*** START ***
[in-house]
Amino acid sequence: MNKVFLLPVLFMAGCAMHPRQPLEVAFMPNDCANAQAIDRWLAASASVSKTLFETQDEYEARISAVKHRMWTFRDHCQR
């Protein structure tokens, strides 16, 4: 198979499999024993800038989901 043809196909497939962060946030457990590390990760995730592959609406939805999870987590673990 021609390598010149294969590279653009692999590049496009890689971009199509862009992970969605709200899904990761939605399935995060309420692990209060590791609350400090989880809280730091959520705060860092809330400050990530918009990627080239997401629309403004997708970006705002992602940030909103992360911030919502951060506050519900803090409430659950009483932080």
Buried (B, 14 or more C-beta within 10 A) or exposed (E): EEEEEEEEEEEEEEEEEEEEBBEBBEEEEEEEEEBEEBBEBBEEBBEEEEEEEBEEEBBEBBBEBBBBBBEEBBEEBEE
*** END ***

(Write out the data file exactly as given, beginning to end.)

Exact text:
[in-house]
Amino acid sequence: MNKVFLLPVLFMAGCAMHPRQPLEVAFMPNDCANAQAIDRWLAASASVSKTLFETQDEYEARISAVKHRMWTFRDHCQR
């Protein structure tokens, strides 16, 4: 198979499999024993800038989901 043809196909497939962060946030457990590390990760995730592959609406939805999870987590673990 021609390598010149294969590279653009692999590049496009890689971009199509862009992970969605709200899904990761939605399935995060309420692990209060590791609350400090989880809280730091959520705060860092809330400050990530918009990627080239997401629309403004997708970006705002992602940030909103992360911030919502951060506050519900803090409430659950009483932080």
Buried (B, 14 or more C-beta within 10 A) or exposed (E): EEEEEEEEEEEEEEEEEEEEBBEBBEEEEEEEEEBEEBBEBBEEBBEEEEEEEBEEEBBEBBBEBBBBBBEEBBEEBEE